But the thunder-crack of musket fire could still be heard from the Oscarberg and, despite being comparatively poor marksmen, the Zulu sharpshooters were taking their toll. The waves of Zulu attacks showed no signs of letting up, either. “They showed no fear of death at all… At one place their bodies were piled up to a height of four or five feet,” described Ruddington-born Wood. “Fighting side by side with me was Robert Tongue… who killed fourteen Zulus himself in a very short time.” He continues, “We began to think that we would never see the light of day again.” Realising the north wall could not be held, Bromhead and Chard pulled their men back to the inner yard, abandoning the hospital - the thatched roof of which had been set on fire - in the process. The soldiers and patients within had to use their bayonets to smash through the hospital’s inner walls, slowly moving room by room toward the new defensive position, all while holding off the seemingly endless line of Zulu warriors moving in. The building’s small doorways meant the attackers could only enter one at a time, ensuring that those soldiers defending the rooms (as well as the patients too injured to fight), never had to face odds of more than one vs. one in single combat. Miraculously, out of the eleven patients, nine made it to safety, as well as all able-bodied soldiers who had been defending the building.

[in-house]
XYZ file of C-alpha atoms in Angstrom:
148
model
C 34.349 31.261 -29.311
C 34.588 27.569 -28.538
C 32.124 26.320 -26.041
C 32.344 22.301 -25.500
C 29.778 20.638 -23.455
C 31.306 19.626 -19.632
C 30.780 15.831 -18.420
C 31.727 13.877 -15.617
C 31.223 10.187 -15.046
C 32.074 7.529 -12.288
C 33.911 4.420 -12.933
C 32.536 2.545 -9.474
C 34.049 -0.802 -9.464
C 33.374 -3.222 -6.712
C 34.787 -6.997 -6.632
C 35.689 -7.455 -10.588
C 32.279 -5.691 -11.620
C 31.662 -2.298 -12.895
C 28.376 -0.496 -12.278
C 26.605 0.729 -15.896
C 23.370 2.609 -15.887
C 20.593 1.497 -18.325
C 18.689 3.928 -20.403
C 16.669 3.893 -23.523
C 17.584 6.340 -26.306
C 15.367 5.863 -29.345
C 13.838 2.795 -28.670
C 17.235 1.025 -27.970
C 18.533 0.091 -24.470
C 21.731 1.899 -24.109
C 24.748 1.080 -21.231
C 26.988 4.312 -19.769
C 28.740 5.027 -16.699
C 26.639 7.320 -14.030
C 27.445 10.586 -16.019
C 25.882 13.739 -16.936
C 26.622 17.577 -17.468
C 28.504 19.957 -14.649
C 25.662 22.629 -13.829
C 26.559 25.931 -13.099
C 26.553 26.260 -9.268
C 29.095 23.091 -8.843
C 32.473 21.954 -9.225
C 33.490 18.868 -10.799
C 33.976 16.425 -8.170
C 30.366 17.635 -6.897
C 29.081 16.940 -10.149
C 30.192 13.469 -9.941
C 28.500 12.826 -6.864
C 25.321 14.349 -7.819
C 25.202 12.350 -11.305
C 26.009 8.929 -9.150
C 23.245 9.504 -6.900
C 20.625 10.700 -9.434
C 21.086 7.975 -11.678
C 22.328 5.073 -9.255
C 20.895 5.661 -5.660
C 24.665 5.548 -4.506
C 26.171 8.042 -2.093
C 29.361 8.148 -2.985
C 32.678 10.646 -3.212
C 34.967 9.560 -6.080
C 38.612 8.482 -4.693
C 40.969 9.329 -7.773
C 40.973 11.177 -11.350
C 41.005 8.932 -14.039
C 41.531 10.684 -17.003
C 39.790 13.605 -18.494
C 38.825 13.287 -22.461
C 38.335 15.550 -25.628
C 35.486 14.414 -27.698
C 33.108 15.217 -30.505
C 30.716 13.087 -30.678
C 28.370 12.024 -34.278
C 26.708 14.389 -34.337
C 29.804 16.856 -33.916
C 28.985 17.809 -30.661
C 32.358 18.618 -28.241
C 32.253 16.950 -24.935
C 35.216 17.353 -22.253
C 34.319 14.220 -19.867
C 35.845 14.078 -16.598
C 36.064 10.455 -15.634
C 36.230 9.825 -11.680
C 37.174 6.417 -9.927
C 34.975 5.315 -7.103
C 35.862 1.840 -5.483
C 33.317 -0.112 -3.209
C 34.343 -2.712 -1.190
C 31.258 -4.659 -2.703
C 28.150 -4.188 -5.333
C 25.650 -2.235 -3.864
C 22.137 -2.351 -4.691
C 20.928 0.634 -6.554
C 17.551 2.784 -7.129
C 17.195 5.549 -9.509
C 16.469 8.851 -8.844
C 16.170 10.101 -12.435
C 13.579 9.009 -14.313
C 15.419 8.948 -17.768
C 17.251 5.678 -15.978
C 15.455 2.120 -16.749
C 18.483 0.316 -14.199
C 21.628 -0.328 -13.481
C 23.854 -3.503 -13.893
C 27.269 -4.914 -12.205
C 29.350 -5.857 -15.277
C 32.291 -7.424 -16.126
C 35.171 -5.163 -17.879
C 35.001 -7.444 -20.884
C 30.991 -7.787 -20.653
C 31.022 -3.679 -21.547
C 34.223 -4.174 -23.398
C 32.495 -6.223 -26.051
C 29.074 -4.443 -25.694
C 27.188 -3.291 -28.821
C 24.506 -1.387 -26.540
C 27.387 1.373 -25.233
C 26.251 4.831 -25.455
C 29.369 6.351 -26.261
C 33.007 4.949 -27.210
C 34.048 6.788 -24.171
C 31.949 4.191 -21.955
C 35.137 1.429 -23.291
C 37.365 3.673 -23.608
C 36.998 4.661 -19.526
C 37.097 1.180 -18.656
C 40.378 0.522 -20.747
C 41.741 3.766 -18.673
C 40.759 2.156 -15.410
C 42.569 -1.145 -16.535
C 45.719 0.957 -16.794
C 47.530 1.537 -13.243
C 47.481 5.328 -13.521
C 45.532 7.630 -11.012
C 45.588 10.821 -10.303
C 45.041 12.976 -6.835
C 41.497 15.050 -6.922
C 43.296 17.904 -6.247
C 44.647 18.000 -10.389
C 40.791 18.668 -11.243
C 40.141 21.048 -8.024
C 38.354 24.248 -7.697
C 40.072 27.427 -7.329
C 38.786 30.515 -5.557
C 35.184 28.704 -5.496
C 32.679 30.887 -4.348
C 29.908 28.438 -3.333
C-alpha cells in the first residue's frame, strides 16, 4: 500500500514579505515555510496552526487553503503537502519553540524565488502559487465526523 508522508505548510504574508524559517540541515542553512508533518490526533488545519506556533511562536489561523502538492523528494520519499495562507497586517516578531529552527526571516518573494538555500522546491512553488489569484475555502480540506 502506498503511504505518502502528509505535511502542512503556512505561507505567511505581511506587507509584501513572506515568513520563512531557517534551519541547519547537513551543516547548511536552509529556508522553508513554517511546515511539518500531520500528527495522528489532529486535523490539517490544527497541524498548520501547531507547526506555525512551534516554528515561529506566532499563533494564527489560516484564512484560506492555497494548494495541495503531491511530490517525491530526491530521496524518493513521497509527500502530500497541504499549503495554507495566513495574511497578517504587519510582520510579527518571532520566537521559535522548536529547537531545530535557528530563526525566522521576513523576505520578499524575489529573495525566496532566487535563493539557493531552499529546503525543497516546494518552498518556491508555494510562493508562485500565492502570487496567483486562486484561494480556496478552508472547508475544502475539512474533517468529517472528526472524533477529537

The evacuation completed the shortening of the perimeter and, as night began to fall and exhaustion set in (the British had been fighting relentlessly at close quarters for almost six hours at this point, as well as the hours of brutal defensive work undertaken before the battle), the Zulu attacks only grew stronger. The cattle kraal was next to be evacuated meaning that the defensive perimeter was as small as it could be – any more ground lost would mean being overrun and annihilated. Still the Zulus came on, and still they were repelled until finally, at around midnight, they began to slacken, stopping completely at around 2am. The musket fire from atop the hill ceased around two hours later. Not a single man had escaped unharmed, with each carrying his own reminder of the violence of the evening. Incredibly only fourteen British were dead – mostly as a result of the musket fire from above – while two more were mortally wounded and a further eight were seriously wounded. By this point they were mentally and physically exhausted, having fought non-stop for ten hours and, having started the day with 20,000 rounds of ammunition, were down to less than 900. If the Zulus attacked again at dawn, it would be over.

Eleven Victoria Crosses were handed out, as well as a number of other decorations and honours, as Victorian policy-makers attempted to draw as much attention away from the loss of almost two-thousand men at the hands of the Zulus earlier that same day

But as the sun rose the Zulus were nowhere to be seen. They were suffering exhaustion of their own, having been on the move for six days without eating properly for the past two. The number of Zulu dead has long been debated, with some estimates being as low as 350, with others claiming the true number to be nearer to 900. The disparity comes from the battle’s aftermath when, in one of the darkest chapters of an already atrocious campaign, the British are said to have killed all surviving Zulu wounded, with some sources even claiming that makeshift gallows were erected in order to execute captured Zulus in an act of revenge for those that had been lost at Isandlwana. As the true horrors of the British Empire start to be realised, the travesty and tragedy of the Anglo-Zulu War have rightly been sharply pulled into focus.